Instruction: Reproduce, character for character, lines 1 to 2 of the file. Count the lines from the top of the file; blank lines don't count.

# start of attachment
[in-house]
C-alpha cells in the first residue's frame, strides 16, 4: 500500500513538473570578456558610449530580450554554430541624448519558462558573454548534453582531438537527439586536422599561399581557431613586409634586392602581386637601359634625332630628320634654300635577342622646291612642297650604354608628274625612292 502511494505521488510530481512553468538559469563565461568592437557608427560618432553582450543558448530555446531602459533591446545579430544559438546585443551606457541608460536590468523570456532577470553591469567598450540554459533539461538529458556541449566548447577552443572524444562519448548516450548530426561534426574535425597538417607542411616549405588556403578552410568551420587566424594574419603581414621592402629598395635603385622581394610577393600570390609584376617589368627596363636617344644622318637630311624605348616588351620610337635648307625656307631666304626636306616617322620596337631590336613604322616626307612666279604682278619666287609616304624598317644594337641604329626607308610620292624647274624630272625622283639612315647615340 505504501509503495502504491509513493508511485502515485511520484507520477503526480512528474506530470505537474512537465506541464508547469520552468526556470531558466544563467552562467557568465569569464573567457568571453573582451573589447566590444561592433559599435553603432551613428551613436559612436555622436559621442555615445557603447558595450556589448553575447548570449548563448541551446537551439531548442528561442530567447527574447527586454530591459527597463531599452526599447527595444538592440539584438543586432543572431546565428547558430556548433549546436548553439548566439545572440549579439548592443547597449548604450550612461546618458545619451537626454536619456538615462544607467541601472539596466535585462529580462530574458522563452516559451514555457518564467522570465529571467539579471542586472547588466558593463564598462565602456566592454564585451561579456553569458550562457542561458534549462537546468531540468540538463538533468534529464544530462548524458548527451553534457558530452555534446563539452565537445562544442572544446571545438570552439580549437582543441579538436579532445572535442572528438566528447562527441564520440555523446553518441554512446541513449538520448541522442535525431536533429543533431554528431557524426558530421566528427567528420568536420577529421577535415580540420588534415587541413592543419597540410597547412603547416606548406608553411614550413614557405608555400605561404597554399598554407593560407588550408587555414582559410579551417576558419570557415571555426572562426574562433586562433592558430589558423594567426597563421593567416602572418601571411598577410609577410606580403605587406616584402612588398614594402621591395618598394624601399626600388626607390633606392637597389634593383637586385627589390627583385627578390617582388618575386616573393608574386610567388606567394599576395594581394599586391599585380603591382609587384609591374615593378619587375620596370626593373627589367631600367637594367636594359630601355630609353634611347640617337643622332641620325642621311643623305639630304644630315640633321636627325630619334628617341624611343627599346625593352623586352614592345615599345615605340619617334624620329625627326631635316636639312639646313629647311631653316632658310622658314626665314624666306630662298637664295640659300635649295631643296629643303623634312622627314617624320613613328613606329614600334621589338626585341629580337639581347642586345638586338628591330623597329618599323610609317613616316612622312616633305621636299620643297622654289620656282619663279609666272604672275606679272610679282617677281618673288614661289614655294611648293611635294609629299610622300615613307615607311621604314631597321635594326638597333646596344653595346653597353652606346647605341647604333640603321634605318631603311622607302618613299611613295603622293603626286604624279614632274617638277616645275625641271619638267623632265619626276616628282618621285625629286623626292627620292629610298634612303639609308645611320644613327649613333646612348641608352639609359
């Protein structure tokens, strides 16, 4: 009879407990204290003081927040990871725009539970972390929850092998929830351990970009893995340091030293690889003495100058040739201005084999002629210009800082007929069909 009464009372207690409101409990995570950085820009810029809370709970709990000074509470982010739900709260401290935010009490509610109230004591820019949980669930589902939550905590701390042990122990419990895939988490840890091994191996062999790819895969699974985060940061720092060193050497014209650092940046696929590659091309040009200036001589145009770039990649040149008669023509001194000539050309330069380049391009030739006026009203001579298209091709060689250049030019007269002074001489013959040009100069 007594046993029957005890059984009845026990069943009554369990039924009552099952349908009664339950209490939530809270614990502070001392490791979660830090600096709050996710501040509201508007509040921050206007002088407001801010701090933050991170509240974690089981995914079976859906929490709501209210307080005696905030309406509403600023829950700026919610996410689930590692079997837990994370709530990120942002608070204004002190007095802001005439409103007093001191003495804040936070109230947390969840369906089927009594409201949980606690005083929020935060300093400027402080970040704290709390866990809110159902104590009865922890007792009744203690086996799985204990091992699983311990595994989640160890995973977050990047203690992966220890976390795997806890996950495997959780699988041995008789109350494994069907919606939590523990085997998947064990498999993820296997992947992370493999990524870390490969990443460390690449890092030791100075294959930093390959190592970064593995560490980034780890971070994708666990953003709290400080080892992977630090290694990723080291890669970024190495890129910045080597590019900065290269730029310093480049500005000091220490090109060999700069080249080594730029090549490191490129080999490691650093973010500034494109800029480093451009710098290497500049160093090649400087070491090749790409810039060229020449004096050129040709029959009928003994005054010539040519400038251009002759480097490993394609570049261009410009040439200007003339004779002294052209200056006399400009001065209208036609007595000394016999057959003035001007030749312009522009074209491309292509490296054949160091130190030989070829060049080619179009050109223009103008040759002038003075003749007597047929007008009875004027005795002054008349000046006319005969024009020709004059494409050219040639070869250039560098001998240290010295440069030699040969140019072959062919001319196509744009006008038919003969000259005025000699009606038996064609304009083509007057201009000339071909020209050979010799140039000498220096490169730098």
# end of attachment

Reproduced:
[in-house]
C-alpha cells in the first residue's frame, strides 16, 4: 500500500513538473570578456558610449530580450554554430541624448519558462558573454548534453582531438537527439586536422599561399581557431613586409634586392602581386637601359634625332630628320634654300635577342622646291612642297650604354608628274625612292 502511494505521488510530481512553468538559469563565461568592437557608427560618432553582450543558448530555446531602459533591446545579430544559438546585443551606457541608460536590468523570456532577470553591469567598450540554459533539461538529458556541449566548447577552443572524444562519448548516450548530426561534426574535425597538417607542411616549405588556403578552410568551420587566424594574419603581414621592402629598395635603385622581394610577393600570390609584376617589368627596363636617344644622318637630311624605348616588351620610337635648307625656307631666304626636306616617322620596337631590336613604322616626307612666279604682278619666287609616304624598317644594337641604329626607308610620292624647274624630272625622283639612315647615340 505504501509503495502504491509513493508511485502515485511520484507520477503526480512528474506530470505537474512537465506541464508547469520552468526556470531558466544563467552562467557568465569569464573567457568571453573582451573589447566590444561592433559599435553603432551613428551613436559612436555622436559621442555615445557603447558595450556589448553575447548570449548563448541551446537551439531548442528561442530567447527574447527586454530591459527597463531599452526599447527595444538592440539584438543586432543572431546565428547558430556548433549546436548553439548566439545572440549579439548592443547597449548604450550612461546618458545619451537626454536619456538615462544607467541601472539596466535585462529580462530574458522563452516559451514555457518564467522570465529571467539579471542586472547588466558593463564598462565602456566592454564585451561579456553569458550562457542561458534549462537546468531540468540538463538533468534529464544530462548524458548527451553534457558530452555534446563539452565537445562544442572544446571545438570552439580549437582543441579538436579532445572535442572528438566528447562527441564520440555523446553518441554512446541513449538520448541522442535525431536533429543533431554528431557524426558530421566528427567528420568536420577529421577535415580540420588534415587541413592543419597540410597547412603547416606548406608553411614550413614557405608555400605561404597554399598554407593560407588550408587555414582559410579551417576558419570557415571555426572562426574562433586562433592558430589558423594567426597563421593567416602572418601571411598577410609577410606580403605587406616584402612588398614594402621591395618598394624601399626600388626607390633606392637597389634593383637586385627589390627583385627578390617582388618575386616573393608574386610567388606567394599576395594581394599586391599585380603591382609587384609591374615593378619587375620596370626593373627589367631600367637594367636594359630601355630609353634611347640617337643622332641620325642621311643623305639630304644630315640633321636627325630619334628617341624611343627599346625593352623586352614592345615599345615605340619617334624620329625627326631635316636639312639646313629647311631653316632658310622658314626665314624666306630662298637664295640659300635649295631643296629643303623634312622627314617624320613613328613606329614600334621589338626585341629580337639581347642586345638586338628591330623597329618599323610609317613616316612622312616633305621636299620643297622654289620656282619663279609666272604672275606679272610679282617677281618673288614661289614655294611648293611635294609629299610622300615613307615607311621604314631597321635594326638597333646596344653595346653597353652606346647605341647604333640603321634605318631603311622607302618613299611613295603622293603626286604624279614632274617638277616645275625641271619638267623632265619626276616628282618621285625629286623626292627620292629610298634612303639609308645611320644613327649613333646612348641608352639609359